Poly (L-lactic acid) (PLLA) and carboxymethyl cellulose (CMC) are derived from renewable resources and both have excellent properties such as biocompatibility and biodegradability. Applications of PLLA are restricted for some of its inadequate physical properties such as low glass transition temperature, relatively low melting point, high crystallization temperature, slow crystallization rate, and poor heat stability. This study aims to prepare and characterize a renewable bio-composite with more adequate properties for applications by solution casting of different PLLA, and CMC ratios. CMC was prepared from microcrystalline cellulose (MCC) of mustard stalks (agricultural wastes) and the yield was about 78%. The samples were analyzed via Fourier transform infrared (FTIR) spectroscopy, differential scanning calorimetric (DSC), wide-angle X-ray diffraction (WAXRD), and scanning electron microscopy (SEM) for spectroscopic and thermal properties characterization. The interaction between carboxylate groups of CMC surfaces and the terminal hydroxyl, terminal carboxyl, and carbonyl groups of PLLA through hydrogen bonds caused the shift and broadening of the band of FTIR spectra. The decomposition temperature of CMC was increased and formed excellent bio composites with PLLA. Composite crystallinity varied with the percentages of the CMC. The fibrous form of CMCs is present in the SEM micrograph indicating cellulose’s fibrous structure was not affected by carboxymethylation. In composites, the surfaces of CMC fibers are layered and different from the reported results of SEM micrographs of PLLA/MCC composites. PLLA/CMC performs better in thermal properties but its mechanical characteristics cannot be determined owing to a limitation where the composite was too brittle and not able to undergo tensile testing.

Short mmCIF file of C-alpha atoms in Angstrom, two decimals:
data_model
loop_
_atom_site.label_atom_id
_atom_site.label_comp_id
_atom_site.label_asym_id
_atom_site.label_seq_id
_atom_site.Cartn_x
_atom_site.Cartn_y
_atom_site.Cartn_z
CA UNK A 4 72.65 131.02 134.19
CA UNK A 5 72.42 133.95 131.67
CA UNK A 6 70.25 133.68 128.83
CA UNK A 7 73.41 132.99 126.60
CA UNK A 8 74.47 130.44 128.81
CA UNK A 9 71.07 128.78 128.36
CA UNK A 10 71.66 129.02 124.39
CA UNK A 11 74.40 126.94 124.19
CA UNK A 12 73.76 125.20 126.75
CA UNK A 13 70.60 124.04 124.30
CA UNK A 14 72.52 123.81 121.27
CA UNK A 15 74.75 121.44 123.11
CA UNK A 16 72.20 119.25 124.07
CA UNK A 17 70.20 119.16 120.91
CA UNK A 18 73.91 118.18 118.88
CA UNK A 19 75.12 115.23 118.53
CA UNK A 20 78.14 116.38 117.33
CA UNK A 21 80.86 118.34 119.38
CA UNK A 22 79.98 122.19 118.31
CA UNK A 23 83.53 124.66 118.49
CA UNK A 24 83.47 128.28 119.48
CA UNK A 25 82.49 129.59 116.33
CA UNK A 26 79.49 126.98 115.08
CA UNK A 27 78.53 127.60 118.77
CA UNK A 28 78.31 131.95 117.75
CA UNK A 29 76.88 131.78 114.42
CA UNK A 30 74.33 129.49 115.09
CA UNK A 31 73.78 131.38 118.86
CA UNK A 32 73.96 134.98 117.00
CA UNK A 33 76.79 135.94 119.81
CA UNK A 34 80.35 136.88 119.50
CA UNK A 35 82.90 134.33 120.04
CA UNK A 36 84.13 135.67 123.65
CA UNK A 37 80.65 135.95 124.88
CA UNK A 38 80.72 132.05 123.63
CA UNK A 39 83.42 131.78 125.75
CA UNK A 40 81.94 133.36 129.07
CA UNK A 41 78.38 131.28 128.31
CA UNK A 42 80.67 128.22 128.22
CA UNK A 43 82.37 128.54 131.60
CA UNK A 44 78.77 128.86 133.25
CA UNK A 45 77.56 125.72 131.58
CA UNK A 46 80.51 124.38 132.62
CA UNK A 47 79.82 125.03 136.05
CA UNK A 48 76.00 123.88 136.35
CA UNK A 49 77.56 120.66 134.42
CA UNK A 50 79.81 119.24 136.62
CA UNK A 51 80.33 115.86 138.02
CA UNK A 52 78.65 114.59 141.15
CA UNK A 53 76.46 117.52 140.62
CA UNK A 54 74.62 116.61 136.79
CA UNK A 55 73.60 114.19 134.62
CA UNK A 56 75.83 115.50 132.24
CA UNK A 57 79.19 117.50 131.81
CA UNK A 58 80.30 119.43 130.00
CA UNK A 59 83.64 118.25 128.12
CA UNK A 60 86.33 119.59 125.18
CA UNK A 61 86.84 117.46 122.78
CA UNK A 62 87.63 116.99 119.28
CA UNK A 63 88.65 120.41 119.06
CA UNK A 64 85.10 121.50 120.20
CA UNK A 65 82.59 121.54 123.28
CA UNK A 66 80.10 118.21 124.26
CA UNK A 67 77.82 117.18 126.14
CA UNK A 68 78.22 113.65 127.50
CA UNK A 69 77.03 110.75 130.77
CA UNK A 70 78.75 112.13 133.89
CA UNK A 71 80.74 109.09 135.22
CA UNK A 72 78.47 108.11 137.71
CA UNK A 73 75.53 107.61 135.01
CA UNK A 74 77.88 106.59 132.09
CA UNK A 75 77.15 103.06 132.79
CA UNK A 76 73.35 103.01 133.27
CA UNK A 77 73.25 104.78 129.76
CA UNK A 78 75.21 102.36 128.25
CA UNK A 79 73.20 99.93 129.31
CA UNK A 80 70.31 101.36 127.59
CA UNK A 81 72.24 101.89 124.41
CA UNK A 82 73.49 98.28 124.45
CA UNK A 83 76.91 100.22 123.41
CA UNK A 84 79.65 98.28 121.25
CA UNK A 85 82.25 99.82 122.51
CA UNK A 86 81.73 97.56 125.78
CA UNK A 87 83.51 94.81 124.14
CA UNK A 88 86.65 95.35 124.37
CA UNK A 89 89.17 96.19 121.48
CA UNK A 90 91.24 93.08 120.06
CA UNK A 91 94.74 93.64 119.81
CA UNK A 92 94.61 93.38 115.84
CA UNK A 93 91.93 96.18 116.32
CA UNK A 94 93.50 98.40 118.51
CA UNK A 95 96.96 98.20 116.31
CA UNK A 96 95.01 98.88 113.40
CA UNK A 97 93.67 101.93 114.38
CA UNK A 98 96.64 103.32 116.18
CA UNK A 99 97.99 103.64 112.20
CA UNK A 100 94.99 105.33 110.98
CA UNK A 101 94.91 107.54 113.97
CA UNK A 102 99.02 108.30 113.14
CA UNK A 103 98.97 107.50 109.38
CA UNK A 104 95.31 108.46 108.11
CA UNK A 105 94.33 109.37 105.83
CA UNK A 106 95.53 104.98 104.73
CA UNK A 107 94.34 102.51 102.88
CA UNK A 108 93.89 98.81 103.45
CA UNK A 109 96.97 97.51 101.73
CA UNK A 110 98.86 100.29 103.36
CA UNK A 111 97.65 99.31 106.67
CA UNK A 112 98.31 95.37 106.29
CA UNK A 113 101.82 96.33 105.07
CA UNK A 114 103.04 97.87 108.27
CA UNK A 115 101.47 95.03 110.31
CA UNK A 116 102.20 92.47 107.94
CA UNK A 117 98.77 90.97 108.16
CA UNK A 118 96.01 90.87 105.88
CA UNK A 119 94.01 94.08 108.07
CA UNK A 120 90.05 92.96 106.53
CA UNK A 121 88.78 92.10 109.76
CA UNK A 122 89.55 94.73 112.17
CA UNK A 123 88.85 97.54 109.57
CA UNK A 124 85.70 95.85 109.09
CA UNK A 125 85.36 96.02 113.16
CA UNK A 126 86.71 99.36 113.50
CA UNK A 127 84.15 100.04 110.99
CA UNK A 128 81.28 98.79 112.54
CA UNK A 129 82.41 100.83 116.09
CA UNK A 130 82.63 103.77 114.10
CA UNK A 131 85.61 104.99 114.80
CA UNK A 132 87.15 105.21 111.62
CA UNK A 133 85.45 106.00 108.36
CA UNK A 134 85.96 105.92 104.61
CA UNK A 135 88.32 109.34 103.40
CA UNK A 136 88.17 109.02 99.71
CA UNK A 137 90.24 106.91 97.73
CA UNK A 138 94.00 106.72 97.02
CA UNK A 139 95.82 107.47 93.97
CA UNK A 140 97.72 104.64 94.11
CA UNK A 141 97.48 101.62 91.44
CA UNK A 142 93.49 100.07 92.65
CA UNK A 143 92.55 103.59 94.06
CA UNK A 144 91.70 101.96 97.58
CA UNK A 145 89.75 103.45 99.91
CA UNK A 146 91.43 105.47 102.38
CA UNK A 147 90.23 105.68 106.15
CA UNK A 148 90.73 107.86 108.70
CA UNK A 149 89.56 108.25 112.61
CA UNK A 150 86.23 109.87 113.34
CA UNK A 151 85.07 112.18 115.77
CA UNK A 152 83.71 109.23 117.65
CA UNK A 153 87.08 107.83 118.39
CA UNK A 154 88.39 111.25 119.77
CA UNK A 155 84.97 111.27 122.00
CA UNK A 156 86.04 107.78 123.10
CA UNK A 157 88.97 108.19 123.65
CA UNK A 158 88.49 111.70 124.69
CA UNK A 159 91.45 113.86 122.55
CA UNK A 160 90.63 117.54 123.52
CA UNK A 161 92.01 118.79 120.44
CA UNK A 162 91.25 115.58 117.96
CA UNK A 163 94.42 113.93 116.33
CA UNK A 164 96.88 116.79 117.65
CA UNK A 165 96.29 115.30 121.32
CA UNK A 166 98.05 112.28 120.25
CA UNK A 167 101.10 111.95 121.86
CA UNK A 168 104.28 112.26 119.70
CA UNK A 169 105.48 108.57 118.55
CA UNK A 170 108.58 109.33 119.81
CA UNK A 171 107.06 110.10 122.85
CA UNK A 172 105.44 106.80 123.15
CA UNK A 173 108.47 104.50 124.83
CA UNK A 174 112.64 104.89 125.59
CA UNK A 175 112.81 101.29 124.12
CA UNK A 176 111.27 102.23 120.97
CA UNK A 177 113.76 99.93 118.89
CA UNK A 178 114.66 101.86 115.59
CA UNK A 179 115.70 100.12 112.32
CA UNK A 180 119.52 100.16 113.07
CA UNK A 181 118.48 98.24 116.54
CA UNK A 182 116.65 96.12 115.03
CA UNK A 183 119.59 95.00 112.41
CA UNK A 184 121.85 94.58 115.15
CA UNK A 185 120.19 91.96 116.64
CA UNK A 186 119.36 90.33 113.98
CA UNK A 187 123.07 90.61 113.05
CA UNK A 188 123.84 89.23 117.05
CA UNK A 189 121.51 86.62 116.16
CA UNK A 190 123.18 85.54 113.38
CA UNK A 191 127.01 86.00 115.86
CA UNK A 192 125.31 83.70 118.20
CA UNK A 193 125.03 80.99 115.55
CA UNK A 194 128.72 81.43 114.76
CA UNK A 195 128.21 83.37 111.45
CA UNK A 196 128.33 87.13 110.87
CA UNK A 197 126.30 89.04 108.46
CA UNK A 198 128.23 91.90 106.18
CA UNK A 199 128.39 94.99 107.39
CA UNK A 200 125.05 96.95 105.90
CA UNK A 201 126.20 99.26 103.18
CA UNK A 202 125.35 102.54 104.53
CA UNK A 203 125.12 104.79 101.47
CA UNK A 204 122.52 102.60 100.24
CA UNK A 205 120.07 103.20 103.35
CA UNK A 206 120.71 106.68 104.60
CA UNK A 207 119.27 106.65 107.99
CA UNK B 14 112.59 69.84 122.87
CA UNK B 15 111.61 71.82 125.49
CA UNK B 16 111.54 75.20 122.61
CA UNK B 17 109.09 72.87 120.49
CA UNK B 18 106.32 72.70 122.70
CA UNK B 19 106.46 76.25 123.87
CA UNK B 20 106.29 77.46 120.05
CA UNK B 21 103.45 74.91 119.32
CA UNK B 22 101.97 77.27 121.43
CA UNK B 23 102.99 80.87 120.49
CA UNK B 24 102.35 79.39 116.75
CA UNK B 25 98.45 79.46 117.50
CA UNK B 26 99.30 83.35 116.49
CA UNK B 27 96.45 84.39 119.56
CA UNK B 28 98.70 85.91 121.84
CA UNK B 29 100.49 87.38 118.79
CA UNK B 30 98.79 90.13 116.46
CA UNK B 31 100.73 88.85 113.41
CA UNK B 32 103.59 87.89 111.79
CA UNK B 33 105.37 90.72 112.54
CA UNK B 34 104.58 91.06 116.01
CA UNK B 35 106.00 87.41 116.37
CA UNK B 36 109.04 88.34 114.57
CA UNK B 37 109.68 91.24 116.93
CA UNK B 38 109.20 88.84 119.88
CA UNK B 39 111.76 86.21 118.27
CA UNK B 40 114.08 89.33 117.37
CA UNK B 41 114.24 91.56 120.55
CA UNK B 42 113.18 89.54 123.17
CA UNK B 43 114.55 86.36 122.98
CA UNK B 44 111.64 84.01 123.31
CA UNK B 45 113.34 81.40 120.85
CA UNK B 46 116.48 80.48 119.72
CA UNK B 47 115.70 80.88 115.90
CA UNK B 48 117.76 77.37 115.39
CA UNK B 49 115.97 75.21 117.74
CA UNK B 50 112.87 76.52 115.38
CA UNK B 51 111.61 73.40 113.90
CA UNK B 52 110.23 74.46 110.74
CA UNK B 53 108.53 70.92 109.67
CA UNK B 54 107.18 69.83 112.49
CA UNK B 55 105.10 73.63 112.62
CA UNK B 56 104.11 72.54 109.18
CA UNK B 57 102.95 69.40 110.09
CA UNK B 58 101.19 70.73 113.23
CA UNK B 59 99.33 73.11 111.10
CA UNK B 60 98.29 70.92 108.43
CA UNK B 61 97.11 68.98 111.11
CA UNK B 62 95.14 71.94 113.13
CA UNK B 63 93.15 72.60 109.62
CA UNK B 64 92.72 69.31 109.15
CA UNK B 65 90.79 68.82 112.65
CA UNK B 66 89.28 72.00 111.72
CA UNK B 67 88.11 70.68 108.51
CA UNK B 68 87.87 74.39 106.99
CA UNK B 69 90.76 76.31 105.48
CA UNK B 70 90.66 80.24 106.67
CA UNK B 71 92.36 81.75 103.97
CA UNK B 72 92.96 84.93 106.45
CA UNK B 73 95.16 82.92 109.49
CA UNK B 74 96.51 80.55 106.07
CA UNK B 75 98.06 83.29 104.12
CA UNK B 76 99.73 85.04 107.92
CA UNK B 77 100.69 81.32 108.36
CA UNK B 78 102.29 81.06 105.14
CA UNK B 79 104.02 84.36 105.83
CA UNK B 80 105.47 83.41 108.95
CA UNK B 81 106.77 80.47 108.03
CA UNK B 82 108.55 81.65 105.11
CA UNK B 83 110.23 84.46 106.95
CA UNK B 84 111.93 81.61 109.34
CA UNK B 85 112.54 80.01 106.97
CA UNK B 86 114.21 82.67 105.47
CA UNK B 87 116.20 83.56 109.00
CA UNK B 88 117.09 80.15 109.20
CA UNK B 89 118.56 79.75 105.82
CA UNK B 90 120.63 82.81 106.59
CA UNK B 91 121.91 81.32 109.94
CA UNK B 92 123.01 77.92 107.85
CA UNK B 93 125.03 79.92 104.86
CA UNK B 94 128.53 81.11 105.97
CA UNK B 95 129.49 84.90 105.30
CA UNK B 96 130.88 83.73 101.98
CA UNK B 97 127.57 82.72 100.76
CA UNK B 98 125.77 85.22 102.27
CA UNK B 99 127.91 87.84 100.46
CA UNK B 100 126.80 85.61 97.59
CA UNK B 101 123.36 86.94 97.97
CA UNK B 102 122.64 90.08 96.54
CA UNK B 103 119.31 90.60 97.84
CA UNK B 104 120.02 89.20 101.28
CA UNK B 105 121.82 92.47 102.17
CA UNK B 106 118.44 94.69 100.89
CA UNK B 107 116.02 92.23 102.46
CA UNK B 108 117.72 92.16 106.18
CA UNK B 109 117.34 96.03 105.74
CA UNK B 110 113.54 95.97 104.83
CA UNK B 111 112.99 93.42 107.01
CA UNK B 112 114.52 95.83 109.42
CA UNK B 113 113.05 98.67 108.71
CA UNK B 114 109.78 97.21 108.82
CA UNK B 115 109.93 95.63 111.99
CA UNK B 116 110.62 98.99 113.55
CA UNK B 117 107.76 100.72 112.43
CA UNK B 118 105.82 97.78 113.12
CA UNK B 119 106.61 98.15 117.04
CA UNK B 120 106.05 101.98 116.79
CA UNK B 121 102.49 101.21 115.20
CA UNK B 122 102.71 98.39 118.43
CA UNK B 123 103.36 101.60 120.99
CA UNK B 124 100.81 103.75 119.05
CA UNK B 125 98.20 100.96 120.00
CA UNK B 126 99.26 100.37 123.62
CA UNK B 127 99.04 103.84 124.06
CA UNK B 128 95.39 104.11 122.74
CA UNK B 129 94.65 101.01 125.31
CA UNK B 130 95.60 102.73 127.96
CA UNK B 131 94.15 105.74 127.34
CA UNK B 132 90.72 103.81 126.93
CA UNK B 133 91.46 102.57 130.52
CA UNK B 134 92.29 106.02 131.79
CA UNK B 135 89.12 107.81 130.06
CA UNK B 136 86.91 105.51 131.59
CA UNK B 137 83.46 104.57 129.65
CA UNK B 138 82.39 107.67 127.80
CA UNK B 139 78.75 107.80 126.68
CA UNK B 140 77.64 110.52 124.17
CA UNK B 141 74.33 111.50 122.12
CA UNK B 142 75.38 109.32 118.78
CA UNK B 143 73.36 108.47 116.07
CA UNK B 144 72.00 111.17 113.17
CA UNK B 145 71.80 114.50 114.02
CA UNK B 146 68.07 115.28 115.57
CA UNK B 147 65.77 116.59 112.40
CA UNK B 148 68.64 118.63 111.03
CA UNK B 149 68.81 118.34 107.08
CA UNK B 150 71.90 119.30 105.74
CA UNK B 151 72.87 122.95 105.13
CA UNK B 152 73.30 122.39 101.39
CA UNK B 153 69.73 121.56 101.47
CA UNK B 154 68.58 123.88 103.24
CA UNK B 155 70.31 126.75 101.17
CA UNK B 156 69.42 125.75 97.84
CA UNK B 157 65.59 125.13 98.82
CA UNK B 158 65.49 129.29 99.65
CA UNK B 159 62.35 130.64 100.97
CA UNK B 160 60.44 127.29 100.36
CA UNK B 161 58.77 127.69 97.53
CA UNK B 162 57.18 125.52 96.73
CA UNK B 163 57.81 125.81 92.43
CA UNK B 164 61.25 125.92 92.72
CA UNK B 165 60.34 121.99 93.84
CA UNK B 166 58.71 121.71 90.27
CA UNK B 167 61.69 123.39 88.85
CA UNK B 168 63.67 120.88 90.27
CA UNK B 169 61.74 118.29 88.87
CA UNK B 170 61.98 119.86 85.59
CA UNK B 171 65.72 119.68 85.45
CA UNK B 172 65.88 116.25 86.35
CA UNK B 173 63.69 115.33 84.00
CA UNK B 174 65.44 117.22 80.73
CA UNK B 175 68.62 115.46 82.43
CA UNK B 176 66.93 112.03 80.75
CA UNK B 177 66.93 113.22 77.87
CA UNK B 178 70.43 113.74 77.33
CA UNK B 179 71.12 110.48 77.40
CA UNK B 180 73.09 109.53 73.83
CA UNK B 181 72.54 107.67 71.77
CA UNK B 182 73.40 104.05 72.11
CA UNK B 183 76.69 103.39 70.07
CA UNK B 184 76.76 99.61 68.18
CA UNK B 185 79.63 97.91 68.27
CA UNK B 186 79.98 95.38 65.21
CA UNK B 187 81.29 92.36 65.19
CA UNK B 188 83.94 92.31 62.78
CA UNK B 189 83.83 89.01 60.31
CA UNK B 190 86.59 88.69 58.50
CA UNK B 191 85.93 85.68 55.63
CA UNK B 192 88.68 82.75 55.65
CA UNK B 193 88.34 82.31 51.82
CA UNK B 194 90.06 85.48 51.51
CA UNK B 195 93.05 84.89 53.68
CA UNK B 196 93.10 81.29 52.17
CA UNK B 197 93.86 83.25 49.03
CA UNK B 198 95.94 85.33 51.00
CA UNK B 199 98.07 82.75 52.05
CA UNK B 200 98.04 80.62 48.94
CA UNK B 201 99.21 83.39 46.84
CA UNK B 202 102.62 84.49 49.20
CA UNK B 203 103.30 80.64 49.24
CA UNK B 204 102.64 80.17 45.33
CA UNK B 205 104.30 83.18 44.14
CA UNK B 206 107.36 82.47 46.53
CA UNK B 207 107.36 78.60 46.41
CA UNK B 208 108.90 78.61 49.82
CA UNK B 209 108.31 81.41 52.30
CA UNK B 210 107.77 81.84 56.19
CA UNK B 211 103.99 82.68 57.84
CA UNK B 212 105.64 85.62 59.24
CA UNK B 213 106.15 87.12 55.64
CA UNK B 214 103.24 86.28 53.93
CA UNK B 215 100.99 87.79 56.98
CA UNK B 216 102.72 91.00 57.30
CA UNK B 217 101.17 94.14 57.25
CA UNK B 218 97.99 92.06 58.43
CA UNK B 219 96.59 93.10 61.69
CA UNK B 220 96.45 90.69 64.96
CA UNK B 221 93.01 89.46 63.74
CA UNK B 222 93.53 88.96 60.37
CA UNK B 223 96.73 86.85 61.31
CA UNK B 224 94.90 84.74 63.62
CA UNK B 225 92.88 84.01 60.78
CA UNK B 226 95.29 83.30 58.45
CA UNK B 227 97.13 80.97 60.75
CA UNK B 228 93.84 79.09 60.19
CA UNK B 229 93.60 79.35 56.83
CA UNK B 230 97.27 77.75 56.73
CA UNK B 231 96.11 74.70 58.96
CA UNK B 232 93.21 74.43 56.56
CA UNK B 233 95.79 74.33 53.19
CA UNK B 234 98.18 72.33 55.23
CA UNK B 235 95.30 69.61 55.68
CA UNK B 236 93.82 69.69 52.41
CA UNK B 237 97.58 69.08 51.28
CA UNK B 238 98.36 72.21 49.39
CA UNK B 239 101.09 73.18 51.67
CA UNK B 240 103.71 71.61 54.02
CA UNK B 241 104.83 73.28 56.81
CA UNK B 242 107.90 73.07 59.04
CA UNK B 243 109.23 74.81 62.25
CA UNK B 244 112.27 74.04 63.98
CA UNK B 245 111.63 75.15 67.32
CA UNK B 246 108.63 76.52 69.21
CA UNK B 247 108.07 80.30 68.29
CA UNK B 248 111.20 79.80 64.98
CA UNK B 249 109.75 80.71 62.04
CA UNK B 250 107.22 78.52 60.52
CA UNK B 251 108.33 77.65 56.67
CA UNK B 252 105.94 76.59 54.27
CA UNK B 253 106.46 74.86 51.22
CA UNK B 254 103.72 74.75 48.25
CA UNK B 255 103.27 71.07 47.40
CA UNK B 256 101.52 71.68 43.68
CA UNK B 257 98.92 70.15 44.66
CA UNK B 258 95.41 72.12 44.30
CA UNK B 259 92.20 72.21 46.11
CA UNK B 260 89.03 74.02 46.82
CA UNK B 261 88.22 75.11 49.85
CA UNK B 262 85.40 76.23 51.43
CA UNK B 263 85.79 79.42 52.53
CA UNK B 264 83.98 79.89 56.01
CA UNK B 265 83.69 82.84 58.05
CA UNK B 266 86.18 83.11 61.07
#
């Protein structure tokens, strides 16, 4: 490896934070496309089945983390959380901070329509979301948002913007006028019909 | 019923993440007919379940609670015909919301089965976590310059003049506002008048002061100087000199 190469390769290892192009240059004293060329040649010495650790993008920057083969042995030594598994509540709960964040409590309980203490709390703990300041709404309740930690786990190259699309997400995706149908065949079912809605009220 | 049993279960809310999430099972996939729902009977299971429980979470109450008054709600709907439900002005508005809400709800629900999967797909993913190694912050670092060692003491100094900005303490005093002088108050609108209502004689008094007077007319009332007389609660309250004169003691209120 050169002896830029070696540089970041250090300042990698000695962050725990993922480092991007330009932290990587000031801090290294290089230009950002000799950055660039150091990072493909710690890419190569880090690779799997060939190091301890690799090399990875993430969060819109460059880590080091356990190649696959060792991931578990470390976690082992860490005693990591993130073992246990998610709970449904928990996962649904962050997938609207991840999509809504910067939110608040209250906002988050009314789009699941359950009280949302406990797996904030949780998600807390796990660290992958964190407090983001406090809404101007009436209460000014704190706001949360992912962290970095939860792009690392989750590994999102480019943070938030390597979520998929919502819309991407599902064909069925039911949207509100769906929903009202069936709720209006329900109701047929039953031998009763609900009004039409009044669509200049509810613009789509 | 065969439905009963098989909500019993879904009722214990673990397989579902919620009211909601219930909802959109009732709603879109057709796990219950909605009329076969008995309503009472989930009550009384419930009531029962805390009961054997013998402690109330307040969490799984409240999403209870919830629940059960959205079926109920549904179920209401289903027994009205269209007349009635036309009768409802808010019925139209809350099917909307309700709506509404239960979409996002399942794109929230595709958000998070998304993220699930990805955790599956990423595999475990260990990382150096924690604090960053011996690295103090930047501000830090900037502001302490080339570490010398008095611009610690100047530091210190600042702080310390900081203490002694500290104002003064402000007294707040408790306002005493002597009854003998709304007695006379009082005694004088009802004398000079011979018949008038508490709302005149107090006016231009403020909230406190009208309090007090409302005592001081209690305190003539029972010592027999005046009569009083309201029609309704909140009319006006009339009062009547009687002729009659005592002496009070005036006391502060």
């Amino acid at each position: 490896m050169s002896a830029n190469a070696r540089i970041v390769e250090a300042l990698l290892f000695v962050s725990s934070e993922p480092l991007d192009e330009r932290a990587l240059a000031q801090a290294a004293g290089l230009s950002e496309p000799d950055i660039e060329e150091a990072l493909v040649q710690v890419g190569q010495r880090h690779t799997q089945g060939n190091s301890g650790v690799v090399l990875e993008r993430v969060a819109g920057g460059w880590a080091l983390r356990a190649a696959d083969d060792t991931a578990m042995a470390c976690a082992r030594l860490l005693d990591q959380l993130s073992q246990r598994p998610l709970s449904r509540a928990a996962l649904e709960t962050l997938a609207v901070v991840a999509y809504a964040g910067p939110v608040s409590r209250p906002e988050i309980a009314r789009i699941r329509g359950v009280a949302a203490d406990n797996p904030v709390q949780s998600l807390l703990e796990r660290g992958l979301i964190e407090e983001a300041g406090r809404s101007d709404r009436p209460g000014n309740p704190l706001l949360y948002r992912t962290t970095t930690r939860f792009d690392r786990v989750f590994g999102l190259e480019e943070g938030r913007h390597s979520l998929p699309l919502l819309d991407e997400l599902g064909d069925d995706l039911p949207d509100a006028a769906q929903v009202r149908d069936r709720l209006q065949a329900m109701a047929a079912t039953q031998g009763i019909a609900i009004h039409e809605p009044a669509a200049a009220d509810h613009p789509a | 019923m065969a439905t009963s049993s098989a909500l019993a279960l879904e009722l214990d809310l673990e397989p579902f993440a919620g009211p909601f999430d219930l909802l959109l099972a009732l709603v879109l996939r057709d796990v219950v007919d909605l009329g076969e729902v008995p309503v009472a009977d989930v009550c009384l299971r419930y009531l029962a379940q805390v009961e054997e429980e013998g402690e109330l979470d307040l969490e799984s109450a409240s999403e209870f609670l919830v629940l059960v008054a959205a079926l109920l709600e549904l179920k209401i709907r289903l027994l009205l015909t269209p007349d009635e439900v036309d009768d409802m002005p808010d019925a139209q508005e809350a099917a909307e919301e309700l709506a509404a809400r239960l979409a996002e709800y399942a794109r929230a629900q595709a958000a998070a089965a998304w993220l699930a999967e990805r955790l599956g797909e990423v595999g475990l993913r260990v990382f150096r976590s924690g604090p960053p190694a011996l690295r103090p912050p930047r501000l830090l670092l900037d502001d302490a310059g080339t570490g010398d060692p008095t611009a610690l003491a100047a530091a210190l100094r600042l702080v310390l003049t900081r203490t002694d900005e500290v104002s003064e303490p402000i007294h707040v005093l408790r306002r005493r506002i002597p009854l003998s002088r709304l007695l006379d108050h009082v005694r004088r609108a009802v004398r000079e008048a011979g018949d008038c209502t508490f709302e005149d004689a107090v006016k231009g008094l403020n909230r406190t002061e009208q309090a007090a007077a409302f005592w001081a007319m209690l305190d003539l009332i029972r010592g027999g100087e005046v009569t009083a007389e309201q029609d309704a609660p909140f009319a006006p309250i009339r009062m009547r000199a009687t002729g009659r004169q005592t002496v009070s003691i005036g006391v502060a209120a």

Keywords: Poly(L-lactic acid), Carboxymethyl cellulose, Cellulose, Biocomposite, Mustard stalks, Agricultural waste.